LinkedIn recently introduced a new feature on its site, one-click skills and expertise endorsements. Now you can go to a friend or colleague’s profile find the skills and expertise area and click on a listed skill (or even add some skills or other areas of expertise that aren’t yet listed). This new feature makes it very easy to endorse your connection on LinkedIn. Think of it as LinkedIn’s version of a Facebook “Like”.
This is very different from a recommendation on LinkedIn. A recommendation requires that your connection actually sit down and take the time and energy to write a thoughtful and articulate testimonial regarding your work and performance. For a recruiter or decision-maker reviewing a job candidate’s profile, the recommendations can give additional insight into a prospective candidate’s background.
The ease of the one-click skills endorsement begs the question of how much weight someone reading the profile will give to these “likes” on LinkedIn. To me, gathering these endorsements is reminiscent of Valentine’s Day back in elementary school. Do you remember (I know, for some of us this goes back a little ways) running home with your little cardboard box filled with Valentine’s and counting and comparing with your friends how many Valentine’s you’d received. Most with “Roses are red, violets are blue . . .” not exactly the quality love notes we come to expect as adults from a single special admirer.
Which brings me to my point, quantity versus quality. Are we just becoming a one-click “Like” world and moving away from quality assessments that actually add value and insight into a person’s background and capabilities. I’d love to hear from recruiters and HR professionals on their feelings regarding the new one-click endorsements and how much they will impact their decisions in contacting potential candidates.
We had an inquiry recently from a potential client who said that he wanted to hire someone who would do EVERYTHING for him and find him a new job. Of course my response to him was that no one, other than he himself, can actually land his next position and here’s precisely why.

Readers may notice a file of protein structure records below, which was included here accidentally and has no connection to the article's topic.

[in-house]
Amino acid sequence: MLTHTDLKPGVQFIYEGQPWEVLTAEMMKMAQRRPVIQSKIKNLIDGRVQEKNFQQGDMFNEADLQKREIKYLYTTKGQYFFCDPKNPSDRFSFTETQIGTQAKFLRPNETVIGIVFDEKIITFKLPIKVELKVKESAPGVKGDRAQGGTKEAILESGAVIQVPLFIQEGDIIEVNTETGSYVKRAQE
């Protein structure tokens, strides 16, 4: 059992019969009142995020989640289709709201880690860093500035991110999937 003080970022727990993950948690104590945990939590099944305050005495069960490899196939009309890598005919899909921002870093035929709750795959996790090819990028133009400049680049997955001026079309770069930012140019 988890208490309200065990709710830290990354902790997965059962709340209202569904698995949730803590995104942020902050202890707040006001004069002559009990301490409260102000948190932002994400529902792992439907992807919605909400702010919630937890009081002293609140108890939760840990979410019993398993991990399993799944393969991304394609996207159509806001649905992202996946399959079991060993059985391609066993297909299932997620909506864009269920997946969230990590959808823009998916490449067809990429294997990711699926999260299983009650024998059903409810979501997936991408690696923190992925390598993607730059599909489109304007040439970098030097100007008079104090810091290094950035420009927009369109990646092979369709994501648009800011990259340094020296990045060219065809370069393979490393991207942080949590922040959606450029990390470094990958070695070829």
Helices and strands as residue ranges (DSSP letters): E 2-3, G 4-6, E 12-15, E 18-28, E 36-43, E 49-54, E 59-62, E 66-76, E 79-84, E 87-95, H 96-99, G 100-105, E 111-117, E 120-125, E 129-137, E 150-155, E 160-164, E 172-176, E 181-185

While a top notch professional resume, bio and career coach can help you reach your career goals faster and with less stress, the bottom line is that once you have the tools and knowledge, finding a new position is primarily determined by your own motivation. As Zig Ziglar puts it, “your attitude, not your aptitude, will determine your altitude.”
This is paramount to understand when undertaking a job search because a successful transition requires a disruption to most peoples’ comfort zone. There is no magic bullet or secret technology that can just make it happen regardless of what some in the career services industry are selling.
You should be wary of any organization or individual claiming they will do the work for you. Often times organizations will say that they will place your resume in front of targeted decision makers from their network. This is when you should delve deeper and start asking questions. Find out if they personally know these decision makers, or if they’re just pulling executive names from a database to which they have access. Also, ask about how they will be delivering your resume. Will it involve a personal introduction or are they planning on distributing your resume en mass? We all know how well those bulk mailings, e-mailings or faxings work – NOT, especially at the executive level.